What is the target eye pressure?

Take Home Points

What is the goal of glaucoma treatment? It is to help persons retain all the useful vision possible for the remainder of their lives without badly bothering them by treatment. In general, we succeed at this with the vast majority of patients. During the descriptions of open angle glaucoma, we mentioned that it is not a disease of elevated pressure in about half of those with the disease. So, if your pressure starts out normal and that’s the dangerous level for you, it wouldn’t help to normalize the pressure, would it? In a very important clinical trial (the Collaborative Normal Tension Glaucoma Study), persons with open angle glaucoma and normal baseline pressure before treatment were randomly given either no pressure lowering, or their pressure was lowered by 30% by drops, laser or surgery. Another key study (the Early Manifest Glaucoma Study) assigned people with untreated glaucoma (many of whom started with normal pressures) to either no therapy or a combination of drops and a laser treatment. The pressures fell in the treated group by about 25% from their untreated level. Both studies showed a real benefit by lowering from a normal pressure level to a lower pressure within the normal range.

It may seem amazing that prior to the last 2 decades, doctors thought that making the pressure normal was successful treatment. In fact, many published studies report that they were successful at treating glaucoma when the pressure was reduced below 21 millimeters of mercury (the upper limit in persons who don’t have glaucoma). This was true whether the baseline pressure was 22 or 35! Lowering eye pressure is essential to prevent glaucoma damage. How can we possibly tell how we’re doing if we don’t have a meaningful goal? Remember that the final outcome that we want to have is to keep useful vision—so it is the visual field test results over time that are the final measure of how you’re doing. We do that, but it takes several years to know whether the field test is stable or not. In the meantime, we need a substitute measurement that tells us how we are doing. That’s where the target pressure comes in.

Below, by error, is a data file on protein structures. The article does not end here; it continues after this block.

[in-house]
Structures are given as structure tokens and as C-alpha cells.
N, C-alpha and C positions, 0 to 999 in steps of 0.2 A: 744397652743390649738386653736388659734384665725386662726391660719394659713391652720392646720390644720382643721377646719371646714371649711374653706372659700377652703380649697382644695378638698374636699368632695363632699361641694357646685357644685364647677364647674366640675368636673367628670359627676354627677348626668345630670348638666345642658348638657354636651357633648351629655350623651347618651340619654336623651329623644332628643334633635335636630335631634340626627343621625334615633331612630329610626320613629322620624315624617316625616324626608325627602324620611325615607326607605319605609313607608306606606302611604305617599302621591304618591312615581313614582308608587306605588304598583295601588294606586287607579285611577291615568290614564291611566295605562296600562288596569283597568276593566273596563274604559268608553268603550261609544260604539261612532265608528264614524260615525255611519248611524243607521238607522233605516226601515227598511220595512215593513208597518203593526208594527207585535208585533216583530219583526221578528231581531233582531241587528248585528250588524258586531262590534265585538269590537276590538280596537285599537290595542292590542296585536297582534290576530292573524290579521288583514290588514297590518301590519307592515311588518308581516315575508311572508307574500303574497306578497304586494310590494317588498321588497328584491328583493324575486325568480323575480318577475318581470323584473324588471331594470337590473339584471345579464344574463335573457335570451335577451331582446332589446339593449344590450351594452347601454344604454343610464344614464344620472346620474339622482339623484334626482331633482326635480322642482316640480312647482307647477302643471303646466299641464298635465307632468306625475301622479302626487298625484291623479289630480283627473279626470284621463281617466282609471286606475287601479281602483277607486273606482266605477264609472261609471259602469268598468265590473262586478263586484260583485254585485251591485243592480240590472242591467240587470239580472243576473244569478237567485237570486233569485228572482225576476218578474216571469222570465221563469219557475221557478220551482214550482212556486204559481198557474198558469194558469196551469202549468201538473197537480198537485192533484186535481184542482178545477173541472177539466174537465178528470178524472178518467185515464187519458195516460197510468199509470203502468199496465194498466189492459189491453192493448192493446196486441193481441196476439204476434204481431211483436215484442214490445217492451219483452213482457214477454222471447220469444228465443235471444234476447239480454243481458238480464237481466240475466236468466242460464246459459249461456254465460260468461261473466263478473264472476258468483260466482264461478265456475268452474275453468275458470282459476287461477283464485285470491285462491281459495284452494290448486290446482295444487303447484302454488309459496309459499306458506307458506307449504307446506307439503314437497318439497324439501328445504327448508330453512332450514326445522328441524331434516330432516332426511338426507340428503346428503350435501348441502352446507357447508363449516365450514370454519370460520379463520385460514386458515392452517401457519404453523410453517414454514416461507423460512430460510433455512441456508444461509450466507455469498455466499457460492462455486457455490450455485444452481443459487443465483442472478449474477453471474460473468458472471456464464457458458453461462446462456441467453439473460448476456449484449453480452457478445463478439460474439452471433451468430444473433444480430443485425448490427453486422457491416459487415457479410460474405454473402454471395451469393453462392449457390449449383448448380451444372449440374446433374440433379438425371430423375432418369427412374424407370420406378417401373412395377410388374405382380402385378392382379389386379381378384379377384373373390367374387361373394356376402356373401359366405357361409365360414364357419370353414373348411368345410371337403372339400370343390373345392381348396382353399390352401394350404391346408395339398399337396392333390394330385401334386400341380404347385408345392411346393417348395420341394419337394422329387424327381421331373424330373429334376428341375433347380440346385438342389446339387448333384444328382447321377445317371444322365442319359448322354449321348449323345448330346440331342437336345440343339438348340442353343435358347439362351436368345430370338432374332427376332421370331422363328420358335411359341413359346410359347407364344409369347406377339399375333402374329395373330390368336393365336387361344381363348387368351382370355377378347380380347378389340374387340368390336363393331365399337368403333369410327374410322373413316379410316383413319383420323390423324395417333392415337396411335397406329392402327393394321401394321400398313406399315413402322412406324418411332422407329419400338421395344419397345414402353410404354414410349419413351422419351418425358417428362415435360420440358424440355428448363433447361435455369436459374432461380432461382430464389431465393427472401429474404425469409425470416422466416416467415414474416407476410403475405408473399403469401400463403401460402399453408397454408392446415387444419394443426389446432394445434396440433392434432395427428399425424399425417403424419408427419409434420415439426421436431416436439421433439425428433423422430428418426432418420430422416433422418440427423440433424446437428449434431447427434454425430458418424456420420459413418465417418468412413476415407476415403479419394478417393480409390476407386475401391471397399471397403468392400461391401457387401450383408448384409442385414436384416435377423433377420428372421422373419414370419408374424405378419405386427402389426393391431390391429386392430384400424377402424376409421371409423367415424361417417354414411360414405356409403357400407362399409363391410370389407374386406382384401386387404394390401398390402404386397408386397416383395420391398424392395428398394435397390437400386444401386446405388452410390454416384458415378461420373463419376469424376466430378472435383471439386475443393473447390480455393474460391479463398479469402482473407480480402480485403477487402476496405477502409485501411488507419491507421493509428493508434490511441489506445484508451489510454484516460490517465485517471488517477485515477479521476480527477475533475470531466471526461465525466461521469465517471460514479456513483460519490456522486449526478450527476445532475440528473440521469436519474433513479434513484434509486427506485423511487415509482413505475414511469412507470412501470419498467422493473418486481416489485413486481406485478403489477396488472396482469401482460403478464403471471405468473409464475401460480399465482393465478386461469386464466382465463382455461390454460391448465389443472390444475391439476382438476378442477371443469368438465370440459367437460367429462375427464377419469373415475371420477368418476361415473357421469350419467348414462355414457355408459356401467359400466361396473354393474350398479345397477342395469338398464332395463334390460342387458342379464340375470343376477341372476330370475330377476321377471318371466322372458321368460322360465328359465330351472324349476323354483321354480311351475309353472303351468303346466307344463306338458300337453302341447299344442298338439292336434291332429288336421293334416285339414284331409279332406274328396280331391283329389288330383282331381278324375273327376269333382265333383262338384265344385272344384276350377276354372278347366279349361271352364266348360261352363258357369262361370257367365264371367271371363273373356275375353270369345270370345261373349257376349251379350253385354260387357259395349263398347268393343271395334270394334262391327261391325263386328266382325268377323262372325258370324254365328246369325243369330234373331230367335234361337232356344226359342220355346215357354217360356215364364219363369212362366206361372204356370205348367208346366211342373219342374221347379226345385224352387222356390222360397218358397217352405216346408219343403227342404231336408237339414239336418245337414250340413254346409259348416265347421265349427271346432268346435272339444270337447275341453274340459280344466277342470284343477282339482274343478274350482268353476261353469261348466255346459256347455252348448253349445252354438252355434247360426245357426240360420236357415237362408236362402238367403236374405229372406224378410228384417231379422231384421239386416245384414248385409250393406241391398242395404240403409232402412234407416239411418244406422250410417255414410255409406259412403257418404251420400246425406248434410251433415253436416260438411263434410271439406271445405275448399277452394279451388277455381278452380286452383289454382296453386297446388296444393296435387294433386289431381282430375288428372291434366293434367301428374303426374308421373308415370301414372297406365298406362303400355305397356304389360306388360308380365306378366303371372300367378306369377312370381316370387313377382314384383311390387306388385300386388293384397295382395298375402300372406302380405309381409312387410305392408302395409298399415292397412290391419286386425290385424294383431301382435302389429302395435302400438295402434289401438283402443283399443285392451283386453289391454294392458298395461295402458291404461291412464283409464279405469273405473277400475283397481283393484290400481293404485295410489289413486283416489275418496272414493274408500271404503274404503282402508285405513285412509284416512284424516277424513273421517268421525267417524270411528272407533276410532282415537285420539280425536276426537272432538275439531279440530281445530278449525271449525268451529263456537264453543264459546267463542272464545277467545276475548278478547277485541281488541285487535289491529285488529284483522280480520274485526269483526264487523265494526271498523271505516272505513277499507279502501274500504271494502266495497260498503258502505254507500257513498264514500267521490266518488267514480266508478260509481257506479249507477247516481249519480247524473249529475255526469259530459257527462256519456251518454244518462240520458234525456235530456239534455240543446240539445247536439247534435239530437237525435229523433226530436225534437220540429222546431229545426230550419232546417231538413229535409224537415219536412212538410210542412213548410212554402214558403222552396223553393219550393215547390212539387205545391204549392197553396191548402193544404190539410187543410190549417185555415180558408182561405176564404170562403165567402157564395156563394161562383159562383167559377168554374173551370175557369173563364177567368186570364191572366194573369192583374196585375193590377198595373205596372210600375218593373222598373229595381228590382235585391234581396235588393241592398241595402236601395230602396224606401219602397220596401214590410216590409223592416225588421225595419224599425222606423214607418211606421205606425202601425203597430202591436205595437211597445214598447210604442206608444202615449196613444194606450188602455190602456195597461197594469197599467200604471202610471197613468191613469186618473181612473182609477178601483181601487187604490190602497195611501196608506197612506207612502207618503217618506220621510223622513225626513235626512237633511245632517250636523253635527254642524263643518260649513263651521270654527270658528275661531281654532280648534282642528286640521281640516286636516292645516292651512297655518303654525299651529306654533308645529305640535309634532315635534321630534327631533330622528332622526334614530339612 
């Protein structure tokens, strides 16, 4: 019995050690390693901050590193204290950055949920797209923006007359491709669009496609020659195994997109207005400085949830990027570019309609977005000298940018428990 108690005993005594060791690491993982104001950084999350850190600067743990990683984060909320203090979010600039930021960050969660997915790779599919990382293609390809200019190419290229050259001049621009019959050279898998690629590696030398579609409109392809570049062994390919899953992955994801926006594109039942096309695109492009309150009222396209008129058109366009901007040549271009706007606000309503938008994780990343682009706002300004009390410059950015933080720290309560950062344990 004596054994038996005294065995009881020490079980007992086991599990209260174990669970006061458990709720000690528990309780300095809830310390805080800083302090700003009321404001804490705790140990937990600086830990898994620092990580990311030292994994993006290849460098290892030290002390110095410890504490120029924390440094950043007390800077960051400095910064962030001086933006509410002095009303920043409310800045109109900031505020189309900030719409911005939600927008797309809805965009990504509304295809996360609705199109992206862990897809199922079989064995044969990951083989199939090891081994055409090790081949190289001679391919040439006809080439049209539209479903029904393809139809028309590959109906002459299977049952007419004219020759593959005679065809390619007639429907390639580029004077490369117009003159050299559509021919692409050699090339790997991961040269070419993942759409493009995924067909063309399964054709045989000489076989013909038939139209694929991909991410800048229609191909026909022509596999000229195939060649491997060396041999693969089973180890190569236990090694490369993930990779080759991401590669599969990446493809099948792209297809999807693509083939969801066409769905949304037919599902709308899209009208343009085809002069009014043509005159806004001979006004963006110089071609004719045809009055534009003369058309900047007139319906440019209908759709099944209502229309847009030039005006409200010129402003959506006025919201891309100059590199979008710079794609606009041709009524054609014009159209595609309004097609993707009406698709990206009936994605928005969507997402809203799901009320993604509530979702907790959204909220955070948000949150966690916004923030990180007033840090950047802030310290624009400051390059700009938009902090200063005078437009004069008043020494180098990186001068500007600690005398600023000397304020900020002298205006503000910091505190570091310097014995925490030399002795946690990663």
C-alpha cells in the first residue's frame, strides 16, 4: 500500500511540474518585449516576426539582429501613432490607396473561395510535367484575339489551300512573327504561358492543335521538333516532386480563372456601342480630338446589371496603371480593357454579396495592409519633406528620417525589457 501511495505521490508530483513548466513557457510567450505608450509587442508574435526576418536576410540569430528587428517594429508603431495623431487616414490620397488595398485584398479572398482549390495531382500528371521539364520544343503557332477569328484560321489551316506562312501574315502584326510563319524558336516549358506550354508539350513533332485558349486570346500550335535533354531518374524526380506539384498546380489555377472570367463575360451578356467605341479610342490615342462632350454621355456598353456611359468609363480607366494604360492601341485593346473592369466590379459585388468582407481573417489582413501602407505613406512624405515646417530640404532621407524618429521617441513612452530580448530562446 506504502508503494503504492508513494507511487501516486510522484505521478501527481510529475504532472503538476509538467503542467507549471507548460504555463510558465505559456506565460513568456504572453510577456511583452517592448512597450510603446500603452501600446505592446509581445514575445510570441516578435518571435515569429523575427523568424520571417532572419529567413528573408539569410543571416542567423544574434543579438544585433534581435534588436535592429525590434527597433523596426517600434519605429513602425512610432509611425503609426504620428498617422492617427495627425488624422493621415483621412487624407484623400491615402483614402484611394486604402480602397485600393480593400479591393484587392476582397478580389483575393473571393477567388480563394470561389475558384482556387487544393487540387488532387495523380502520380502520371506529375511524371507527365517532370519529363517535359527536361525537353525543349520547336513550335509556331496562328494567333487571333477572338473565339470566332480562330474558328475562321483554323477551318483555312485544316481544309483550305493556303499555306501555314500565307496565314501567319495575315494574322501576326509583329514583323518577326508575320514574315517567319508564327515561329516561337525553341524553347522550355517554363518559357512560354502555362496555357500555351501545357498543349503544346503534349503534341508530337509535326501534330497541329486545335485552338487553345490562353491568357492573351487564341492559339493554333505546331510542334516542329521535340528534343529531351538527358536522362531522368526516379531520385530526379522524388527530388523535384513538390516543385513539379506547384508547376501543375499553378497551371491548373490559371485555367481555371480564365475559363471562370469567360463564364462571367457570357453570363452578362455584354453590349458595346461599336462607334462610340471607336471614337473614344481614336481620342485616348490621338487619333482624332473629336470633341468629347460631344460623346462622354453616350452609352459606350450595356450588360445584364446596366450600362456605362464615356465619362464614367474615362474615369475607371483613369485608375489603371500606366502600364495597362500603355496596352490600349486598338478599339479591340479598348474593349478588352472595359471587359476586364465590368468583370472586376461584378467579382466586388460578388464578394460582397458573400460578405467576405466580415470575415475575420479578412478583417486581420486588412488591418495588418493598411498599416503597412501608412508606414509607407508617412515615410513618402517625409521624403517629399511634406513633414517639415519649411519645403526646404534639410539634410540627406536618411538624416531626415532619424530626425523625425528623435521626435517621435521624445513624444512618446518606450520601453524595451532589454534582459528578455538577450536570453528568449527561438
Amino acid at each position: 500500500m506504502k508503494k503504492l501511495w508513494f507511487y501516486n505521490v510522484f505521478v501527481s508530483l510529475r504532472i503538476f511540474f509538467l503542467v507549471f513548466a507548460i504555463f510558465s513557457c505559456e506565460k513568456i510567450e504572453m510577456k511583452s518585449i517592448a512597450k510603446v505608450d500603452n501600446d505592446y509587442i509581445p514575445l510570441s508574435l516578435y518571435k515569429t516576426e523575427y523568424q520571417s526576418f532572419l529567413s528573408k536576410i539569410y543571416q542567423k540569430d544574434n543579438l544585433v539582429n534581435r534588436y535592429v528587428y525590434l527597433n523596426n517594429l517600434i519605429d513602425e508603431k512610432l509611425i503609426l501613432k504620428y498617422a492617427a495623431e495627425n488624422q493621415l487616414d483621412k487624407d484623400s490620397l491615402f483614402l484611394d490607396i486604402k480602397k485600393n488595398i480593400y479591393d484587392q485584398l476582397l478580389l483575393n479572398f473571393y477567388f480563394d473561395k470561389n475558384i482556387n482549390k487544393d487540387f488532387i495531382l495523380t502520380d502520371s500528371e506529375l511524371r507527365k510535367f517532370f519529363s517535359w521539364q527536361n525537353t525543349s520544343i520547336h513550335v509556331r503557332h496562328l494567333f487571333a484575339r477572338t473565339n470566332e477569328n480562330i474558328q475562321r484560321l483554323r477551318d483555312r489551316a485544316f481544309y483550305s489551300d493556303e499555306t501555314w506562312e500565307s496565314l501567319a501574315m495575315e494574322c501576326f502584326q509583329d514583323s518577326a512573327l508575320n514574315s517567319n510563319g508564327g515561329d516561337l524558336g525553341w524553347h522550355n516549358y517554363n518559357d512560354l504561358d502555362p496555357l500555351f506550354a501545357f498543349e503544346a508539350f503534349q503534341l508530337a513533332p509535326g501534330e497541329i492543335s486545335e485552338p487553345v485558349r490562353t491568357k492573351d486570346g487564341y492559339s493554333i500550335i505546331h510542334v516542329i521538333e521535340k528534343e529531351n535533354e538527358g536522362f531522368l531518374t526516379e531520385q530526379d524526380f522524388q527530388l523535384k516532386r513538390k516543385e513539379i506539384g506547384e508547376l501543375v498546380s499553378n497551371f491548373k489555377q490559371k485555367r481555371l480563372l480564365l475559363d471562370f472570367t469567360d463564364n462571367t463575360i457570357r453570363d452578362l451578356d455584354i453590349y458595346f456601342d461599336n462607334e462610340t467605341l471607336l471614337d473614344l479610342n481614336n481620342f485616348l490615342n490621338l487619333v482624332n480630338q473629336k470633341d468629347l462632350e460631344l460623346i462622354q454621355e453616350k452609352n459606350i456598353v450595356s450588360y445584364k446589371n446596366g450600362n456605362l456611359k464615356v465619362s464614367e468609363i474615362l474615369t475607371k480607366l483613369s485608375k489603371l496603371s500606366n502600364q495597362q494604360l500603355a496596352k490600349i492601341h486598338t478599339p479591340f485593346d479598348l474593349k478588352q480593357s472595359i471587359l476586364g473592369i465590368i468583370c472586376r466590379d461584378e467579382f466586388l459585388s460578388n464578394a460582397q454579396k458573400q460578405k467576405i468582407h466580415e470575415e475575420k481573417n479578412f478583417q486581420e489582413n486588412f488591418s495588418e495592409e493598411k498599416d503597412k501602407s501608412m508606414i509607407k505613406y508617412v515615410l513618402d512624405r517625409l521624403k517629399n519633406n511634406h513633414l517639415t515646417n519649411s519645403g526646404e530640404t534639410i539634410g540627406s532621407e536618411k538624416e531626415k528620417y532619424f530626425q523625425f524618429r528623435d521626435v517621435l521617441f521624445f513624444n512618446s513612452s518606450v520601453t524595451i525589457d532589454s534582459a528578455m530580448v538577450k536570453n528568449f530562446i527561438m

Given the results of the major clinical research studies, lowering the pressure by at least 20-30% is a pretty good general target zone. But what was the initial level? Say you go to a new eye doctor and on that visit it is determined that you have open angle glaucoma. To set a target range for treatment by drops, laser or surgery, we need to know the range of pressure that caused the glaucoma damage that has been damaging your optic nerve head or visual field. It could be in the so-called normal range, or it could be higher. Yet, we have seen hundreds of patients put on drops at that first visit with only that one pressure taken. If you’re going to be on drops for the rest of your life (or undergoing a procedure for pressure), you should have a good idea of what the starting pressure is. No one likes extra visits to the doctor, but we don’t want to rely on only one pressure reading before treatment begins to determine the treatment goal for the next 15 years. We ask patients to come back 2 more times before starting treatment. We start the therapy on the third visit.

We have been asked whether there is a lower limit to the target we set. Can it get too low? For most patients the target isn't usually lower than 12. It’s true that surgery can lower the pressure so low it leads to blurred vision (when it gets below 5 or so). Interestingly, there are lots of eyes than can have a pressure of between 4 and 6 for years and see just fine, while others at this low level are in trouble. We recently looked at 750 eyes in which we had set a target and found that there were 3 main groups, centered at 18, 15 and 12.

The initial drops versus initial surgery study (Collaborative Initial Glaucoma Treatment Study) had a more detailed approach to how much the pressure should be lowered. For those with very early damage, the target lowering was about 20% lower than baseline. Those with bad damage had a target 40% below baseline. Many glaucoma specialists use the general idea that your target needs to be lower if you have more advanced disease. The concept is based on the idea that since we can’t get back what is lost, the person with serious damage has less remaining reserve. We don’t want to guess too high about where the pressure should have been, since this patient has higher stakes from any further loss.